Real estate prices went up, and increasingly retirees and residents with modest incomes were squeezed out. But there were always more customers in line for resort property.
I wonder if the primary objection is that big homes are being built and someone is profiting from the government money or should there be no homes on these properties? If the goal is to protect the beach and taxpayer dollars, less development in these areas is better. If the problem is profiting with the government’s money, there could be restrictions on the size of the new home or how the money is used.
It would be an interesting thought experiment to consider what this would look like without any government intervention. The argument here is that the government’s funding for rebuilding simply encourages the cycle of building larger and larger homes. If there were no regulations, what would the market bear? Or, as the author seems to suggest, would different regulations be better for the long-term fate of the beach and tese communities?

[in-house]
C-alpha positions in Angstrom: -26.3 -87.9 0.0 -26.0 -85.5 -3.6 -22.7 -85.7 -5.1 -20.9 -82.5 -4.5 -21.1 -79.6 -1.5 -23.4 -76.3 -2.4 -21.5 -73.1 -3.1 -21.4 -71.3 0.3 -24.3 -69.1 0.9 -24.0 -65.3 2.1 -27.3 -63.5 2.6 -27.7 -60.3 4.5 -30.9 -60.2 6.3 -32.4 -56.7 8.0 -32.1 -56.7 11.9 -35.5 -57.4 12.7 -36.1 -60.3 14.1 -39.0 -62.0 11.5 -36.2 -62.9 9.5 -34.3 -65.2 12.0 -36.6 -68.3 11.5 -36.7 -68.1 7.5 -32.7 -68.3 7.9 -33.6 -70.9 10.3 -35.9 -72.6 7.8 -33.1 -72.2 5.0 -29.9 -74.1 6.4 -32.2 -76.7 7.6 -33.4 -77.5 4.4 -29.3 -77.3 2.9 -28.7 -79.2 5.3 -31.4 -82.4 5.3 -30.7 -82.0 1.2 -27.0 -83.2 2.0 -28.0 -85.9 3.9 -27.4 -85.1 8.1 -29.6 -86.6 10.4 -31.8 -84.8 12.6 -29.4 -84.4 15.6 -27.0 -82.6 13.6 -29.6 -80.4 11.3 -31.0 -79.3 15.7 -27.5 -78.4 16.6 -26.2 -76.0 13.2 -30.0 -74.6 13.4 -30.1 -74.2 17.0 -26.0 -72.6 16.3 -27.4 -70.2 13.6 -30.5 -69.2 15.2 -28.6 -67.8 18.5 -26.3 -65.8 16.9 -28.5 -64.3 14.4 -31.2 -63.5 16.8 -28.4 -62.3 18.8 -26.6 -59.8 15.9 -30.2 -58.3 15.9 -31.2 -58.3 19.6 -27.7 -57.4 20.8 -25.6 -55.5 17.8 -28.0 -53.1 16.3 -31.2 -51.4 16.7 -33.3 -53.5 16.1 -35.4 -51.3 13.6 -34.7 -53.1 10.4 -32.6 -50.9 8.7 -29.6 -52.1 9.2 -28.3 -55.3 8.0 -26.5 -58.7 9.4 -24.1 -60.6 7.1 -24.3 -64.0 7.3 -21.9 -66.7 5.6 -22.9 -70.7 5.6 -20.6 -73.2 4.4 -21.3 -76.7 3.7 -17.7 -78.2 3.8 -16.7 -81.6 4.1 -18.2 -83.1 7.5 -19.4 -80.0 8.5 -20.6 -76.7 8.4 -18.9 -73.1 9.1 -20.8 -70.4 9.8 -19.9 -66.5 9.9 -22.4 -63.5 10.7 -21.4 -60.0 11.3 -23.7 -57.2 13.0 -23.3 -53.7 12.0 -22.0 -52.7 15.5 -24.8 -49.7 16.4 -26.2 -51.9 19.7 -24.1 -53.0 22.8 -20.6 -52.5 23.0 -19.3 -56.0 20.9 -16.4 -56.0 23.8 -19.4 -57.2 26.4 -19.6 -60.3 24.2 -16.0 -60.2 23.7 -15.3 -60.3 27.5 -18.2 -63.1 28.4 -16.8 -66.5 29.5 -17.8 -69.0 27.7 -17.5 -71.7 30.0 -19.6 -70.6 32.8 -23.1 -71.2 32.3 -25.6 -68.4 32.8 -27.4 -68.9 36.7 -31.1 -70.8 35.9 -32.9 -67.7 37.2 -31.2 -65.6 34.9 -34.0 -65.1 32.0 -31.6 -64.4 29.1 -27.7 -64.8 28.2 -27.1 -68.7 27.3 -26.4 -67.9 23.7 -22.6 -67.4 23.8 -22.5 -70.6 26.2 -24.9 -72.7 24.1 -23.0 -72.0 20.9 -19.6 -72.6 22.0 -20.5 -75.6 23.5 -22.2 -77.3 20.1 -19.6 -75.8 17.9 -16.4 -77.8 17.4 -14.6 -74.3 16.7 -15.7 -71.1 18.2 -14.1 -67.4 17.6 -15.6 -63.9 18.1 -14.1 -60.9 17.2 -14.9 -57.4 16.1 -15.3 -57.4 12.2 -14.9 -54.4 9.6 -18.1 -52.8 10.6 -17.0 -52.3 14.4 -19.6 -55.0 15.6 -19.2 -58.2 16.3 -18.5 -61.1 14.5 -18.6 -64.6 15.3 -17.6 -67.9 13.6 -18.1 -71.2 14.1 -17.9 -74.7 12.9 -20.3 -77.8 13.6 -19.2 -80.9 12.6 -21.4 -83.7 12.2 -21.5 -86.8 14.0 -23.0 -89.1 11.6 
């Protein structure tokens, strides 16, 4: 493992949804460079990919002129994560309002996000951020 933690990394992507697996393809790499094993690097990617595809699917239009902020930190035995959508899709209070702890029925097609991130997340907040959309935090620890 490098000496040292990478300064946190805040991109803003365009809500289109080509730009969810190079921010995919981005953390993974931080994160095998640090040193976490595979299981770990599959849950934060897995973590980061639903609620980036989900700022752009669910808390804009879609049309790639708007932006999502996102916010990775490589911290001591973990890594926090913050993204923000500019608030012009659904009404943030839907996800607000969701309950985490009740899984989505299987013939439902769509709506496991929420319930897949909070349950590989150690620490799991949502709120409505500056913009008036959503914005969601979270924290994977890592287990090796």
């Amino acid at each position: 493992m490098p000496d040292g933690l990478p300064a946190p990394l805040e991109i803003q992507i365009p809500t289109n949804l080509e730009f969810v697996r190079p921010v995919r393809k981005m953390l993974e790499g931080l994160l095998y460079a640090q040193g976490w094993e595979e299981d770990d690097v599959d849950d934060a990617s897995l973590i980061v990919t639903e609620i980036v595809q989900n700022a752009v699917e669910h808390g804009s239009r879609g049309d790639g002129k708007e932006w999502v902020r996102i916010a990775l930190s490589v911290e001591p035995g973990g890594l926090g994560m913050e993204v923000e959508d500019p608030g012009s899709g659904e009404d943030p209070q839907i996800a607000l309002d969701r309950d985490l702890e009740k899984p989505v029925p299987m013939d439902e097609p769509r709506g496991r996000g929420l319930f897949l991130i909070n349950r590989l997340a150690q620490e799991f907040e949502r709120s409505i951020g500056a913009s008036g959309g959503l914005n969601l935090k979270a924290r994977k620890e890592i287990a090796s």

A “100-year flood” is a historic, once-in-a-century disaster.
Describing floods in terms of “100-year,” “500-year” and “1,000-year” often makes people think the disaster was the most severe to occur in that time frame — as encapsulated by President Trump’s tweet calling Harvey a “once in 500 year flood!” He’s not alone. When researchers from the University of California at Berkeley surveyed residents in Stockton, Calif., about their perceived flood risk, they found that although 34 percent claimed familiarity with the term “100-year flood,” only 2.6 percent defined it correctly. The most common responses were some variation of “A major flood comes every 100 years — it’s a worst-case scenario’’ and ‘‘According to history, every 100 years or so, major flooding has occurred in the area and through documented history, they can predict or hypothesize on what to expect and plan accordingly and hopefully correct.”